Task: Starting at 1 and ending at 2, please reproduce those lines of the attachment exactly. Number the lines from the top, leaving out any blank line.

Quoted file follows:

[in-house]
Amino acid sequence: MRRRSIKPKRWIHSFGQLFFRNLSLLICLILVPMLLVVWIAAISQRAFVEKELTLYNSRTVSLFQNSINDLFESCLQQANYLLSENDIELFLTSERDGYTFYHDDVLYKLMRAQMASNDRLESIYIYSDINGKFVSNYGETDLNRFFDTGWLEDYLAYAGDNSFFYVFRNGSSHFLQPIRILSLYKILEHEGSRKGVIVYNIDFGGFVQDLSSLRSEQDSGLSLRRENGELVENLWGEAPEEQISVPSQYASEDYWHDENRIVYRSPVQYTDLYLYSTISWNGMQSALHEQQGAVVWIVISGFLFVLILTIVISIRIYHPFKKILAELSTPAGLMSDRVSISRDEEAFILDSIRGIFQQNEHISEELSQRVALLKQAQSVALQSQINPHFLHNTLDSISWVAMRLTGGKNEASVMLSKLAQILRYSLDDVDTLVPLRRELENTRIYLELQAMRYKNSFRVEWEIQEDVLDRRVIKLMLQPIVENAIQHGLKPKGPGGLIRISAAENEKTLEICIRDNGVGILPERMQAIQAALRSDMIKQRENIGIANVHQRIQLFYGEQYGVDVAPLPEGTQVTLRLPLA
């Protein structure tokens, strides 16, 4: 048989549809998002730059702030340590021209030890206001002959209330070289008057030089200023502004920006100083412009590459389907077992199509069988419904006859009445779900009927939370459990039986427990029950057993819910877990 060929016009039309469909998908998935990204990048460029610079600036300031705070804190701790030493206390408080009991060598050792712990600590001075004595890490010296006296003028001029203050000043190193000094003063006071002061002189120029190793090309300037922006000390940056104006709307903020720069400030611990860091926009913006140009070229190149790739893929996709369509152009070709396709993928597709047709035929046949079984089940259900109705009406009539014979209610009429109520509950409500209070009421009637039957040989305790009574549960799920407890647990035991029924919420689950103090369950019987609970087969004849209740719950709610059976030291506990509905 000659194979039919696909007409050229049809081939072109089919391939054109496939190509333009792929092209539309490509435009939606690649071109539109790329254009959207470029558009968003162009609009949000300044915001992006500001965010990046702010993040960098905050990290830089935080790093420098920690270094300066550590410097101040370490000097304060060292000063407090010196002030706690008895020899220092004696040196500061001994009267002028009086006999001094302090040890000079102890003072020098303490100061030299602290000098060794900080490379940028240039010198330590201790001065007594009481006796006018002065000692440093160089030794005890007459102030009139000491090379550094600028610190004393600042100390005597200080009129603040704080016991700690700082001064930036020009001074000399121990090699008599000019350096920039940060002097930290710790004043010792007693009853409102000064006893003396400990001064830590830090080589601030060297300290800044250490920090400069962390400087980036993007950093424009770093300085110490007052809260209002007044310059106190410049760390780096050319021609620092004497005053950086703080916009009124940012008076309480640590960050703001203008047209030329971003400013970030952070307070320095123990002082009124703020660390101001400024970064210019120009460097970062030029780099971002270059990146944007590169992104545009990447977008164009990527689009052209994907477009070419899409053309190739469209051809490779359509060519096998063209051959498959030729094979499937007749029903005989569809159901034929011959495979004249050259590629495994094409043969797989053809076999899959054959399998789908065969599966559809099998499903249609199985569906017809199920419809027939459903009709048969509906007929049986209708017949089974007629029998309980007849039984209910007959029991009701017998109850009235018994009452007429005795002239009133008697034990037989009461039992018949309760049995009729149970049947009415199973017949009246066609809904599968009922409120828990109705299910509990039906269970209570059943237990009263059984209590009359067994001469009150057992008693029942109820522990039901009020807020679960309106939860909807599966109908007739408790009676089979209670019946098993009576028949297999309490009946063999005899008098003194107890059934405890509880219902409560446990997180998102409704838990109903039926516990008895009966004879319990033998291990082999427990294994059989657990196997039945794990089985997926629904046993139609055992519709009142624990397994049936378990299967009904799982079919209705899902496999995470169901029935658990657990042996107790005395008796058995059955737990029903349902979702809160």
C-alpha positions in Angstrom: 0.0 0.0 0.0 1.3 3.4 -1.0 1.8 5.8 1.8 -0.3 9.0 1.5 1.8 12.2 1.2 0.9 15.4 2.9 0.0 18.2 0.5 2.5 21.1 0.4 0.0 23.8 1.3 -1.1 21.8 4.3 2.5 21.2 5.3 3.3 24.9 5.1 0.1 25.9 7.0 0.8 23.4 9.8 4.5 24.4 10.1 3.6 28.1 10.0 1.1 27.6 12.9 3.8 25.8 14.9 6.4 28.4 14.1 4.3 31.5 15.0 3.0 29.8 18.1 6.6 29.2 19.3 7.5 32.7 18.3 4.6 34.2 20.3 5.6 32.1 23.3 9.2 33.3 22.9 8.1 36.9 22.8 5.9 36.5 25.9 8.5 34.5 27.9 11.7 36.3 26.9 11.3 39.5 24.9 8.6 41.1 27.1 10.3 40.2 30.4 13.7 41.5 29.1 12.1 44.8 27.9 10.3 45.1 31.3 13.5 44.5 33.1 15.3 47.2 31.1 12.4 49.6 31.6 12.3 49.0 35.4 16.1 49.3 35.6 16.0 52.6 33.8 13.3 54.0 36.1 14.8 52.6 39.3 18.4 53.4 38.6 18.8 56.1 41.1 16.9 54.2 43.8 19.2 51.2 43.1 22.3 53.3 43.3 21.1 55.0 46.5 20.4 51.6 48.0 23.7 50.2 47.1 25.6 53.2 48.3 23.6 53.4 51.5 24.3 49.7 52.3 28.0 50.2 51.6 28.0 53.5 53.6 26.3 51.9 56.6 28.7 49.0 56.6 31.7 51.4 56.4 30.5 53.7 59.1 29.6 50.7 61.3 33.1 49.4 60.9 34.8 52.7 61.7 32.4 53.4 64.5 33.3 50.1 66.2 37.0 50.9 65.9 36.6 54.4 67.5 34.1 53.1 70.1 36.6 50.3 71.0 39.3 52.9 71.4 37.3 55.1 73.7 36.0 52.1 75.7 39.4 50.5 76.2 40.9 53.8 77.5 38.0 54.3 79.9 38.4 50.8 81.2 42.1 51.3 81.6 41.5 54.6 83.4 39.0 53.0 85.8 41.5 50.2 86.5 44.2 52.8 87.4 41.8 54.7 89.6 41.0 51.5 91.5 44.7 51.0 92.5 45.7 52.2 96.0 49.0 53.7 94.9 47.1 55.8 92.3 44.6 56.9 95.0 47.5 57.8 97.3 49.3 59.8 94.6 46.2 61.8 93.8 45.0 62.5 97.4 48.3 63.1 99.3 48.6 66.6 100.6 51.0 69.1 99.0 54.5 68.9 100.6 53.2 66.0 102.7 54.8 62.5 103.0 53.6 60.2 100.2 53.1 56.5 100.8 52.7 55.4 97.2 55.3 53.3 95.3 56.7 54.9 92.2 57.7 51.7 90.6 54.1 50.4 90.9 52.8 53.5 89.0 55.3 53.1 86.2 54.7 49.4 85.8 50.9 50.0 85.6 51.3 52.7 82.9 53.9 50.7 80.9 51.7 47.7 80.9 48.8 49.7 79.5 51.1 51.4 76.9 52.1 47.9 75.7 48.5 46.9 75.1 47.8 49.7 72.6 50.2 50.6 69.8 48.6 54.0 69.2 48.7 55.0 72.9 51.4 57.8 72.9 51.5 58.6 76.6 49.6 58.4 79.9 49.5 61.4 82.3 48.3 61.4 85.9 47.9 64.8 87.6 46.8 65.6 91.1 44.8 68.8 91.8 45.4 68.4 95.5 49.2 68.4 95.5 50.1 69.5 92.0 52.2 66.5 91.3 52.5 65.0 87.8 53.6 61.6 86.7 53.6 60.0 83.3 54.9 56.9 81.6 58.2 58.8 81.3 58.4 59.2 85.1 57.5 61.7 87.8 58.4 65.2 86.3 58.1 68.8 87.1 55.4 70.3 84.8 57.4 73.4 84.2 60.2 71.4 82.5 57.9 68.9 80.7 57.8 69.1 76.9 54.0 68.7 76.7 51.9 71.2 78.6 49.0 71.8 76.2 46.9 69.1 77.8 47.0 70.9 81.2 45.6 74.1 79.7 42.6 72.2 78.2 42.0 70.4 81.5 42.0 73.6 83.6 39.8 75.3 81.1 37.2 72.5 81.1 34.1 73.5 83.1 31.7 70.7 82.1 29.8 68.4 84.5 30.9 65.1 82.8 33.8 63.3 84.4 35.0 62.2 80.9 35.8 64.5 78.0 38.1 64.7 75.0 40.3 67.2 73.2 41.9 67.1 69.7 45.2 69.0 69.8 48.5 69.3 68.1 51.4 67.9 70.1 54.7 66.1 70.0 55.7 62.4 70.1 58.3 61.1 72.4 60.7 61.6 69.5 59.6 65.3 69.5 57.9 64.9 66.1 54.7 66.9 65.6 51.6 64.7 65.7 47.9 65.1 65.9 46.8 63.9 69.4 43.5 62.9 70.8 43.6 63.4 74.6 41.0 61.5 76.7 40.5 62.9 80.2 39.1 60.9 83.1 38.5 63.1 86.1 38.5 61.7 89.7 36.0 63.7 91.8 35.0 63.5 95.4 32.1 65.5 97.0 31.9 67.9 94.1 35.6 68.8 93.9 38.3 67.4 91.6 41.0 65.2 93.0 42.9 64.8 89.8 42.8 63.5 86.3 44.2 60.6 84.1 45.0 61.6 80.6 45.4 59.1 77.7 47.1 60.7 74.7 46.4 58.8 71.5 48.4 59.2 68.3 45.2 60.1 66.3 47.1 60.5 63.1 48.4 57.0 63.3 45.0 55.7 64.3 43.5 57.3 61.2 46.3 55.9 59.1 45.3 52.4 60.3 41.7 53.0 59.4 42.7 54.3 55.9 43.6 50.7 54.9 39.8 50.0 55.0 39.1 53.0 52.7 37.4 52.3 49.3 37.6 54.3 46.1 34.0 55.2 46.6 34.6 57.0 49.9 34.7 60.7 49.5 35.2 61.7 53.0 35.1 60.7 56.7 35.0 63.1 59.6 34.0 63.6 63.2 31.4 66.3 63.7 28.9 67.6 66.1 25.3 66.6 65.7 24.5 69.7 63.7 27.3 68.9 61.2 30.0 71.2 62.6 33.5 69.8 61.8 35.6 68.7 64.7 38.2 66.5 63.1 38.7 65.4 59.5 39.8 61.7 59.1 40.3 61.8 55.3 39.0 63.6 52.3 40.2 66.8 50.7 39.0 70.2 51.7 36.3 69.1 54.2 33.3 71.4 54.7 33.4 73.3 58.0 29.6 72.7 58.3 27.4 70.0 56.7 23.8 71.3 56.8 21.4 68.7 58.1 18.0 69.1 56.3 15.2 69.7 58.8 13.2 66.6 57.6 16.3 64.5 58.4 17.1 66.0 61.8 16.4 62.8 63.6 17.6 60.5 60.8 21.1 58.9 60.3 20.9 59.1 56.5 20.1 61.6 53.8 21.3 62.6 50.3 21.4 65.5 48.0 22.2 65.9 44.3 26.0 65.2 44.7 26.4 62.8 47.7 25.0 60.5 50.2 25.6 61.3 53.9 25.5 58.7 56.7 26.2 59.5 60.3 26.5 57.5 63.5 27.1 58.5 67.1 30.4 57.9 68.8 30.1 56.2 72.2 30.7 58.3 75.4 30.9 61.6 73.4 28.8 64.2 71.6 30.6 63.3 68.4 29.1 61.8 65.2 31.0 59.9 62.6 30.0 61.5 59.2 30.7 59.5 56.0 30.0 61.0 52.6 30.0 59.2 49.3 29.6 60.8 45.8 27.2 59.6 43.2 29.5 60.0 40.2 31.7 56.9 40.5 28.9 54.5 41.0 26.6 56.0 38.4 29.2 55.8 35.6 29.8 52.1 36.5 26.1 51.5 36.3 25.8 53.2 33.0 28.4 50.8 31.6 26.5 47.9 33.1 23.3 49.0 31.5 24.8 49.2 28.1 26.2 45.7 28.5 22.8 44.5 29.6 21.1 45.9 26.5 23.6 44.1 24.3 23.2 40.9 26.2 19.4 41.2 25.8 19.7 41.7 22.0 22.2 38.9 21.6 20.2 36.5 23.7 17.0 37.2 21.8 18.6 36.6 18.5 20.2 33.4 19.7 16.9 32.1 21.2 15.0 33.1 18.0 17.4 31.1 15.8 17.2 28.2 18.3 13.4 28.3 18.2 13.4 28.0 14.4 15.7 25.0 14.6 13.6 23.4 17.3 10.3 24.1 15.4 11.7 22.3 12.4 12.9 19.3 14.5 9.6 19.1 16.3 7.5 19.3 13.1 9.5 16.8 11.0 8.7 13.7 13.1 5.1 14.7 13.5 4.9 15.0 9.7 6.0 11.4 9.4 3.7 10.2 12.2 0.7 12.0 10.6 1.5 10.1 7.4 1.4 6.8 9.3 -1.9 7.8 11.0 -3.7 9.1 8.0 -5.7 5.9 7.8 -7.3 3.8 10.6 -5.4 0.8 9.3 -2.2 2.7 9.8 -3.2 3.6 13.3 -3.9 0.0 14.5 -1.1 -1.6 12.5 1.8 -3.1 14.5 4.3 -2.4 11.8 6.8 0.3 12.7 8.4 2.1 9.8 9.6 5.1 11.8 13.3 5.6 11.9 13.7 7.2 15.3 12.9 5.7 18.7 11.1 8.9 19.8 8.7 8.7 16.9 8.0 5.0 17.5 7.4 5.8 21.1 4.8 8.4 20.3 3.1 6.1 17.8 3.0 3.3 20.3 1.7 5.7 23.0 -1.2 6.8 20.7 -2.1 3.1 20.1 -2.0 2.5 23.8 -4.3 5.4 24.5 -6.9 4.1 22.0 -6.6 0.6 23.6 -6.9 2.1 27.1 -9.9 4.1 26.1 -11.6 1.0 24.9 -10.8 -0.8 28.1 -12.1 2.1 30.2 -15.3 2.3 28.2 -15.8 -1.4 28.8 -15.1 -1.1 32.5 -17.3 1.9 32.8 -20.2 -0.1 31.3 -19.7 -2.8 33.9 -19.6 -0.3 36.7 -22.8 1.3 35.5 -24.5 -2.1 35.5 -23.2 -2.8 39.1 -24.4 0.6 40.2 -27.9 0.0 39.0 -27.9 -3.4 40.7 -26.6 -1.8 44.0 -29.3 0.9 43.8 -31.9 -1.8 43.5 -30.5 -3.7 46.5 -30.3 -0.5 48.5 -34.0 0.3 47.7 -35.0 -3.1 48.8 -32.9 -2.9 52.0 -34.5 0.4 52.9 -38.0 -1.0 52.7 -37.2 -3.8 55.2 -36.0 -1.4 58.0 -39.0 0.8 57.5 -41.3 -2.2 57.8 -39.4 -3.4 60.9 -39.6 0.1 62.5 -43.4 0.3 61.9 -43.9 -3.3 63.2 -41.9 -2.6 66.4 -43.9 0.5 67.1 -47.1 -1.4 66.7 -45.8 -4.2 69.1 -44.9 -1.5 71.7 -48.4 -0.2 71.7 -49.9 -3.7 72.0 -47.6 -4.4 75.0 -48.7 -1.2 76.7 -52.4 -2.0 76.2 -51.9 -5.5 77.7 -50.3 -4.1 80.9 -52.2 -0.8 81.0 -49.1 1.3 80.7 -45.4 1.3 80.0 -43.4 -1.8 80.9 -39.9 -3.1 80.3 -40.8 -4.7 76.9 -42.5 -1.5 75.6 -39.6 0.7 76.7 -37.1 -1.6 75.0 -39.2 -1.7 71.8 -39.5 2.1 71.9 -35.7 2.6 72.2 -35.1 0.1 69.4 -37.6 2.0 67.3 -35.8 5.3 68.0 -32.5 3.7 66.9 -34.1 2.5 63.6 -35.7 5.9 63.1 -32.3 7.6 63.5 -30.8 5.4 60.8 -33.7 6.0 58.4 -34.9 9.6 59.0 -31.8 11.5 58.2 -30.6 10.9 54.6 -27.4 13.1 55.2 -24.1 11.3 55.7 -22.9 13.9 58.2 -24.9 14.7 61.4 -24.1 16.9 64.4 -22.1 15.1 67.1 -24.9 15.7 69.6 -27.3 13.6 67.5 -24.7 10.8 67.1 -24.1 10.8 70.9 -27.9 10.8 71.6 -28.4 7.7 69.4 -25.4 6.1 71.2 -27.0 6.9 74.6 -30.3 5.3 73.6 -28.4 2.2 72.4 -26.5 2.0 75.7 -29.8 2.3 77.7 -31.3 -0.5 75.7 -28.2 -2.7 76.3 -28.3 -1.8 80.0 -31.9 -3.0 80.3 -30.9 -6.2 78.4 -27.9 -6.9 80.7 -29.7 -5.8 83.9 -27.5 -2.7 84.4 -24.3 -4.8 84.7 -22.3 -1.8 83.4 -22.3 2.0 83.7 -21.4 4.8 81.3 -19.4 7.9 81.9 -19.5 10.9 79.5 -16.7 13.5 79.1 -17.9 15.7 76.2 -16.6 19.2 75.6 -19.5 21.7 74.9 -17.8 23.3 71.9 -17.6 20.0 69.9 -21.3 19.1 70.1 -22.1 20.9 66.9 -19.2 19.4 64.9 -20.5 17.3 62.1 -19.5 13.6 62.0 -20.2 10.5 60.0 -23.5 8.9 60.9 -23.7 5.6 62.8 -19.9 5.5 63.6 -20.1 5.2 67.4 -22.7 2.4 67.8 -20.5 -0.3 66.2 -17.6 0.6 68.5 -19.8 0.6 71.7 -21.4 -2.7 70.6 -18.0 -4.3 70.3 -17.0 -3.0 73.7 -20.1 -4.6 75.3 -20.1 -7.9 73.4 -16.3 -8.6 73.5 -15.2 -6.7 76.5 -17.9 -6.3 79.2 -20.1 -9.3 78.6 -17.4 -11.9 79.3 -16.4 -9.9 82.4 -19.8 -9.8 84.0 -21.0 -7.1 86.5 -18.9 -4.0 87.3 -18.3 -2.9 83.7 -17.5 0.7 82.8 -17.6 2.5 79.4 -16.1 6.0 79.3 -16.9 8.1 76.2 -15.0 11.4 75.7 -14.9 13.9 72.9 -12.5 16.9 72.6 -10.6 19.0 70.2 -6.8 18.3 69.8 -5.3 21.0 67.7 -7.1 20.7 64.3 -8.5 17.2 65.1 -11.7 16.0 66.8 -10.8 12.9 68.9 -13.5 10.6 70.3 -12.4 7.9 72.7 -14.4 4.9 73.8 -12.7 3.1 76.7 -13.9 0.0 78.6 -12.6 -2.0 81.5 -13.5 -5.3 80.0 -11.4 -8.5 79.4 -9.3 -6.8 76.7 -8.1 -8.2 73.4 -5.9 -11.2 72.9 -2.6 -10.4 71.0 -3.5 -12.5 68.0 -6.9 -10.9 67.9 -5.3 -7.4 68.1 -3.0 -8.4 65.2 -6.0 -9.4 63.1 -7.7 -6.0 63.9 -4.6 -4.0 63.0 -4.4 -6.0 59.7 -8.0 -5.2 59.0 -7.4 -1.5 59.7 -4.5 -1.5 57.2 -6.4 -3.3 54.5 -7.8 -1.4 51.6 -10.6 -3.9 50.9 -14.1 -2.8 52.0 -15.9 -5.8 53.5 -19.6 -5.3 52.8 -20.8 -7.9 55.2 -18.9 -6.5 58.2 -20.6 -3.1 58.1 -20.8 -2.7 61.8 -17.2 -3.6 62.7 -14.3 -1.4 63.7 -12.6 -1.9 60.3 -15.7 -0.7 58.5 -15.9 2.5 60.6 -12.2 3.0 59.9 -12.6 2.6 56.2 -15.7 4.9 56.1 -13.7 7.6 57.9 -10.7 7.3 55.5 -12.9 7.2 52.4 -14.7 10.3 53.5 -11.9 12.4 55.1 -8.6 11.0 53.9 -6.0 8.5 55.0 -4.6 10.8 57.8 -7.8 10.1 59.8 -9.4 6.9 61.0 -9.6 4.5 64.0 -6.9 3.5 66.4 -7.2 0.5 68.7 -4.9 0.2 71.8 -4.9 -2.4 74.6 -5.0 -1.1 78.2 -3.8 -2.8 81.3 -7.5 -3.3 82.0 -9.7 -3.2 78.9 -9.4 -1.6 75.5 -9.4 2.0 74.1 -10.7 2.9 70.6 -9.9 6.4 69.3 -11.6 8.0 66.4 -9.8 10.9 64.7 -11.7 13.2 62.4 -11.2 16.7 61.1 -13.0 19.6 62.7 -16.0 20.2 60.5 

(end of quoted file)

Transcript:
[in-house]
Amino acid sequence: MRRRSIKPKRWIHSFGQLFFRNLSLLICLILVPMLLVVWIAAISQRAFVEKELTLYNSRTVSLFQNSINDLFESCLQQANYLLSENDIELFLTSERDGYTFYHDDVLYKLMRAQMASNDRLESIYIYSDINGKFVSNYGETDLNRFFDTGWLEDYLAYAGDNSFFYVFRNGSSHFLQPIRILSLYKILEHEGSRKGVIVYNIDFGGFVQDLSSLRSEQDSGLSLRRENGELVENLWGEAPEEQISVPSQYASEDYWHDENRIVYRSPVQYTDLYLYSTISWNGMQSALHEQQGAVVWIVISGFLFVLILTIVISIRIYHPFKKILAELSTPAGLMSDRVSISRDEEAFILDSIRGIFQQNEHISEELSQRVALLKQAQSVALQSQINPHFLHNTLDSISWVAMRLTGGKNEASVMLSKLAQILRYSLDDVDTLVPLRRELENTRIYLELQAMRYKNSFRVEWEIQEDVLDRRVIKLMLQPIVENAIQHGLKPKGPGGLIRISAAENEKTLEICIRDNGVGILPERMQAIQAALRSDMIKQRENIGIANVHQRIQLFYGEQYGVDVAPLPEGTQVTLRLPLA